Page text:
Comment - The Beauty of a Fresh Start for Remy Cointreau
Bruichladdich will have a bigger role to play in Remy's future
As a former L'Oreal executive, Valérie Chapoulaud-Floquet will be no stranger to makeovers. But the one she unveiled for Remy Cointreau this week - nine months into her new role as Remy CEO - is more than just skin deep.
Put simply, Chapoulaud-Floquet wants to morph Remy from an alcohol company into a luxury retailer that happens to sell alcohol, alongside the likes of Louis Vuitton (who she also previously worked for) and Rolls Royce.
This naturally means more expensive products. But Chapoulaud-Floquet does not want to raise prices. Instead, Remy will shift its focus to what it is now calling "exceptional spirits", or, more accurately, products over US$50.
In a meeting with analysts in London this morning, Chapoulaud-Floquet laid out the bones of how she intends to do this.
About two-thirds of "activity" will shift to those $50-plus products compared to 45% currently. Innovations will also play a large part, as will smaller brands such as those from Scotch unit Bruichladdich and rum producer Mount Gay. The ultra-premium Louis XIII Cognac brand, which sells for about $3,000, will be rolled out to markets outside of its Asian strongholds, as demand there weakens.
More brand ambassadors will be employed as Remy tries to make itself more "consumer-centric" and in step with the market. Fixed costs will also be cut and the organisation made "more agile and responsive" – terms which are often shorthand for job losses.
These are pertinent ambitions for a company that has had a rough time of it of late. Full-year results released yesterday showed strong profits growth and even marginal organic sales growth. But Remy was hard hit by anti-extravagance measures in China and because of its over-exposure to Asia, it is now contemplating its changes from a position of relative weakness.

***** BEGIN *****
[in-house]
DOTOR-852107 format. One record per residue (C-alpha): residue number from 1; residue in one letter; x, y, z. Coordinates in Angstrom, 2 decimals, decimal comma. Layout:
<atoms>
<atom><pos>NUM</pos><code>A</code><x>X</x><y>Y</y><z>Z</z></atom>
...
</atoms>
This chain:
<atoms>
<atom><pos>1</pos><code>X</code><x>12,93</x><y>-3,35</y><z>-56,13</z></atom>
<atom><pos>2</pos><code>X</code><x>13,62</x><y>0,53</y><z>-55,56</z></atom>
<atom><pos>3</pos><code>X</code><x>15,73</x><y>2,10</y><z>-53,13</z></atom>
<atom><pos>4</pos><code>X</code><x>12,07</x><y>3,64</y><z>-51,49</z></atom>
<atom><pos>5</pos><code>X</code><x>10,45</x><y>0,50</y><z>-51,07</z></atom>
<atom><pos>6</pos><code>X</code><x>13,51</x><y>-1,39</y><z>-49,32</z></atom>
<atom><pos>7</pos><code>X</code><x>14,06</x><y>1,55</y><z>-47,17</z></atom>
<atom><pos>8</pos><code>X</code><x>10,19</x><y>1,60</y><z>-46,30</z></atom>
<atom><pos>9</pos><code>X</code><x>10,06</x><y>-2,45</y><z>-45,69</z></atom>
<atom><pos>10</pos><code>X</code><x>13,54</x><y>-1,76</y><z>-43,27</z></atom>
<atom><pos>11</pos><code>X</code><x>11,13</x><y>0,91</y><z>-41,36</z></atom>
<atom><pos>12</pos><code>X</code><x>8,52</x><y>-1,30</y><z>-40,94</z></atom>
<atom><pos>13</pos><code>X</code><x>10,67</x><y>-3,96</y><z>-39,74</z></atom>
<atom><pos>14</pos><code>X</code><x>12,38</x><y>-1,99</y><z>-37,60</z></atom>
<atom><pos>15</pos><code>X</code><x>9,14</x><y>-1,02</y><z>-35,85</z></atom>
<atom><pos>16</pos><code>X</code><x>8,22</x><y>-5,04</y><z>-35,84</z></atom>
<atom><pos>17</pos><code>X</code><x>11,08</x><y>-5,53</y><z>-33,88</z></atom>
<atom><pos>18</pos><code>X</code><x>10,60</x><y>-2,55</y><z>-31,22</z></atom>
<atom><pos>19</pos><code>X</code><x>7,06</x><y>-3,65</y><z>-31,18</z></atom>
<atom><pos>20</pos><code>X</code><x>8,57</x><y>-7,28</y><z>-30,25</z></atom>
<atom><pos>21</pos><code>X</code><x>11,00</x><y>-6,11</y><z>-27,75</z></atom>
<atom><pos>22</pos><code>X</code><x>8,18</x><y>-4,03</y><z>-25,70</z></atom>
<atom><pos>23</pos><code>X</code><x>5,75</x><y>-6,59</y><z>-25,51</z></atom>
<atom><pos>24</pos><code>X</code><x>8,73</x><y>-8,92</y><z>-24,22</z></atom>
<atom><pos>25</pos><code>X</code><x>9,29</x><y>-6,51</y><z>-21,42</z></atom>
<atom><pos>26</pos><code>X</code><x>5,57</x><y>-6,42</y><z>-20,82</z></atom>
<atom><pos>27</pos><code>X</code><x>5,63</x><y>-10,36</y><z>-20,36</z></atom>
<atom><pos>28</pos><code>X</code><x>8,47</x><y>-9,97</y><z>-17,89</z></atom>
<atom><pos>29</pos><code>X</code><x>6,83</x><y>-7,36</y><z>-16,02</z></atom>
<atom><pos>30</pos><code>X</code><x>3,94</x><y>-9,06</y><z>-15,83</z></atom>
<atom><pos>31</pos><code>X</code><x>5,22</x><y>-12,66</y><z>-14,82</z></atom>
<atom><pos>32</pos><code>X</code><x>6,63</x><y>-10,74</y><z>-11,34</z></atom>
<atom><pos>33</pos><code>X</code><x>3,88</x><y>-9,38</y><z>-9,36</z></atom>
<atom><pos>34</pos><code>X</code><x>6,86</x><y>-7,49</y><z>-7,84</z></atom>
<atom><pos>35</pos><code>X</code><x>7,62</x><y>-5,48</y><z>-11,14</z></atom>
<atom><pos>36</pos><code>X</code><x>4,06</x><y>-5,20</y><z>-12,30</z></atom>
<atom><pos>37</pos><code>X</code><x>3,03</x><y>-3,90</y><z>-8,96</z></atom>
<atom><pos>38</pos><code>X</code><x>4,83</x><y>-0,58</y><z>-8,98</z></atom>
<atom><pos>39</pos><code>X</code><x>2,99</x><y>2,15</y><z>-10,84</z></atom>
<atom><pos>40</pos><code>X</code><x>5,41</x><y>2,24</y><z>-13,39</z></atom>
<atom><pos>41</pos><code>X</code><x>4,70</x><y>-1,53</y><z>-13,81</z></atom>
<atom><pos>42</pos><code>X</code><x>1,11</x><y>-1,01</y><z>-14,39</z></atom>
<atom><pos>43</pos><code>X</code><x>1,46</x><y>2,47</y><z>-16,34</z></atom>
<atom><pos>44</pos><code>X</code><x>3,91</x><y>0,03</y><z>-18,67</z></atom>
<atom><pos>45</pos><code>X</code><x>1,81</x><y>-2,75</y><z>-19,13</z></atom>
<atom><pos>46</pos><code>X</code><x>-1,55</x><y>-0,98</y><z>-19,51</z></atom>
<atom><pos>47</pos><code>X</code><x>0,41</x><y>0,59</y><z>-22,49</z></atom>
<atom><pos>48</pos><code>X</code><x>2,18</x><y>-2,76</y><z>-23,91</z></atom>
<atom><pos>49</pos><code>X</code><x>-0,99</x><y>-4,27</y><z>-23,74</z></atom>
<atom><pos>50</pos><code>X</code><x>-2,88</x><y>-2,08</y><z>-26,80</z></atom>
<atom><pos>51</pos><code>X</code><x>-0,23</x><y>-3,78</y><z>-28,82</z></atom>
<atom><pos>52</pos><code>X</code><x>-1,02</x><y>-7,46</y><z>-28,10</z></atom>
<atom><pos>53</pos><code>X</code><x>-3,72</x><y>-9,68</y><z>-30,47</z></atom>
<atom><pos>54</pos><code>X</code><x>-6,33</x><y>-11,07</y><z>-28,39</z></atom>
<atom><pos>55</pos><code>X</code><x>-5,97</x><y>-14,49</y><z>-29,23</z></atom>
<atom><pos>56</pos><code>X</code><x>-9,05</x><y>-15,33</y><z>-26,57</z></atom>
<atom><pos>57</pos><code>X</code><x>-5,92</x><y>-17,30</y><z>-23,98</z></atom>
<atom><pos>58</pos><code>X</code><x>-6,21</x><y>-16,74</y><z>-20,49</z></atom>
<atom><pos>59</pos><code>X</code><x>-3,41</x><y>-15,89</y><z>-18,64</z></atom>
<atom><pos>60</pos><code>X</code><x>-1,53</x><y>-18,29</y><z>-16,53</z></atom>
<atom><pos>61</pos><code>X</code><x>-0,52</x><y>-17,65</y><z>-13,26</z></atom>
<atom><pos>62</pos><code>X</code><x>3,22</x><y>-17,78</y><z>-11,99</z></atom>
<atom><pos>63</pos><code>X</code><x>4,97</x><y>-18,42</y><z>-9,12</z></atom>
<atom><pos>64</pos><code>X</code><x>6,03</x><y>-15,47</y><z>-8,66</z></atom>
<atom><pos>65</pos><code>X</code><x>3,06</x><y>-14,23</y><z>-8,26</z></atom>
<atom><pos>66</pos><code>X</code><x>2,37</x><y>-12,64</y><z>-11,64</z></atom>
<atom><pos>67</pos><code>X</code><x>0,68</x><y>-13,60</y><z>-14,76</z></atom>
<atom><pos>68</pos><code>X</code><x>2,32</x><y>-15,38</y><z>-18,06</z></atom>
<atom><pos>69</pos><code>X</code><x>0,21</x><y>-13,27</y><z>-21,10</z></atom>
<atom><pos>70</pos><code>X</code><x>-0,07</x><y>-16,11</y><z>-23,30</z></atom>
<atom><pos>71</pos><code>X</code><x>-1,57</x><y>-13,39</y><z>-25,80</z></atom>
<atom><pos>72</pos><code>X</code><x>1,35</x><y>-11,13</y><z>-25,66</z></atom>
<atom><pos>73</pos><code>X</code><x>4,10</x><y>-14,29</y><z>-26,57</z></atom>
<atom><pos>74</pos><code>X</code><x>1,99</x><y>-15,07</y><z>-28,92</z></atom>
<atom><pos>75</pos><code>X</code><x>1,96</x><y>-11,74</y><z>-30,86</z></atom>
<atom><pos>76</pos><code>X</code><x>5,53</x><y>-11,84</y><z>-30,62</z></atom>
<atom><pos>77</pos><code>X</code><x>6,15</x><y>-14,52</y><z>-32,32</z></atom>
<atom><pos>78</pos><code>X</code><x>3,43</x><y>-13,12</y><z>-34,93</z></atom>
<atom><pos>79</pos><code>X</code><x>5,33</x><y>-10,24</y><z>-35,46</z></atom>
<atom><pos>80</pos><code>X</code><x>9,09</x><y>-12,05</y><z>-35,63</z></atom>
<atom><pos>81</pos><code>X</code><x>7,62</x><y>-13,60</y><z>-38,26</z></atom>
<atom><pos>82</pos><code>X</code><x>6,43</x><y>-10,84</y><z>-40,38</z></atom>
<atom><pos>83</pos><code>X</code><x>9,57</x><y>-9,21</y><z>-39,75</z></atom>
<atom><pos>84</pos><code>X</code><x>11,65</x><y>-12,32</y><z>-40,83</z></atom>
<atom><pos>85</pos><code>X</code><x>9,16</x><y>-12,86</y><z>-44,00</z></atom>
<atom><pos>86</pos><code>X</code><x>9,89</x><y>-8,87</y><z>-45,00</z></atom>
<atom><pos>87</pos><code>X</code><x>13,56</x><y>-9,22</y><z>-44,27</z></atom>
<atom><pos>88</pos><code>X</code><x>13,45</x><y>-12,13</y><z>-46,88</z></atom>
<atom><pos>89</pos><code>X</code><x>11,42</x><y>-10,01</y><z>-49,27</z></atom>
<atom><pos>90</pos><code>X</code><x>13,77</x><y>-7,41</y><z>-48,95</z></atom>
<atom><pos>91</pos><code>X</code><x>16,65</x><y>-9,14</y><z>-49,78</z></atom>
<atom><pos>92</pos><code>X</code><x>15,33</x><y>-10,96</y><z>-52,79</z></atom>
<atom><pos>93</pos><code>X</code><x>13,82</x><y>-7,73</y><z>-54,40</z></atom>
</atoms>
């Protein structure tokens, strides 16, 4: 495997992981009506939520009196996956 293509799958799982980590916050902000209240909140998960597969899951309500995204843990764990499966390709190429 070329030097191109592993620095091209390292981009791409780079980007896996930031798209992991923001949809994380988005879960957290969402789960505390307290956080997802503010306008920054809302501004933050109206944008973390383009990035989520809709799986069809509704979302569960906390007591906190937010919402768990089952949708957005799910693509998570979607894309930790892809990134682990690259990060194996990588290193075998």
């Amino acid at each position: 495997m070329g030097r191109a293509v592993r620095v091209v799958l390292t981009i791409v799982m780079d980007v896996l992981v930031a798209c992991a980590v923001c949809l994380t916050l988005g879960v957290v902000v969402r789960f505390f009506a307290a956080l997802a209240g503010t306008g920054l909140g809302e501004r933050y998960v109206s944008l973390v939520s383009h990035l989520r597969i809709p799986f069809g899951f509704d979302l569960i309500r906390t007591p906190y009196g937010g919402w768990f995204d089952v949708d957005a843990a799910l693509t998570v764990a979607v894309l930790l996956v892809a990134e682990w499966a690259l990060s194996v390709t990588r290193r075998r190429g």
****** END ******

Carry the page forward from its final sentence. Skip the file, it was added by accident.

Those seismic shocks in China appear to have left an impression on Remy. Chapoulaud-Floquet said today that the US looms larger in the company's future than any other market. "China is not as important as the US," she explained. "(The US) is where we will make our money."
So what chance does Chapoulaud-Floquet's makeover have?
The CEO made it clear that her vision is no short-term goal, but will take a few years to align. But her hand is being forced by other factors in the spirits world. The decision to move up the value chain clearly makes sense as that is where the fastest growth is. But Remy is not the only company to realise this - and is certainly not the first.
For the past few years, Pernod Ricard has been repositioning its Martell Noblige Cognac to appeal to younger, more modern consumers: mainly 30-40-year-old Asians with spending-power potential. Much has been done to get these people on the bottom rung of the Cognac ladder before they are lost to other spirit categories and Pernod has rolled out a number of limited editions.
Meanwhile, Diageo is leveraging its celebrity endorsements - P Diddy in Tequila and David Beckham in Scotch - to target the same kind of consumer in Western markets.
It looks as if the above-$50 spirits category will be a crowded place over the next few years and that means prices are likely to rise. Chapoulaud-Floquet even suggested $50 may become the benchmark for VSOP.
Let's hope the new CEO's deep-cleanse results in a rosy hue – and doesn't leave a nasty rash.
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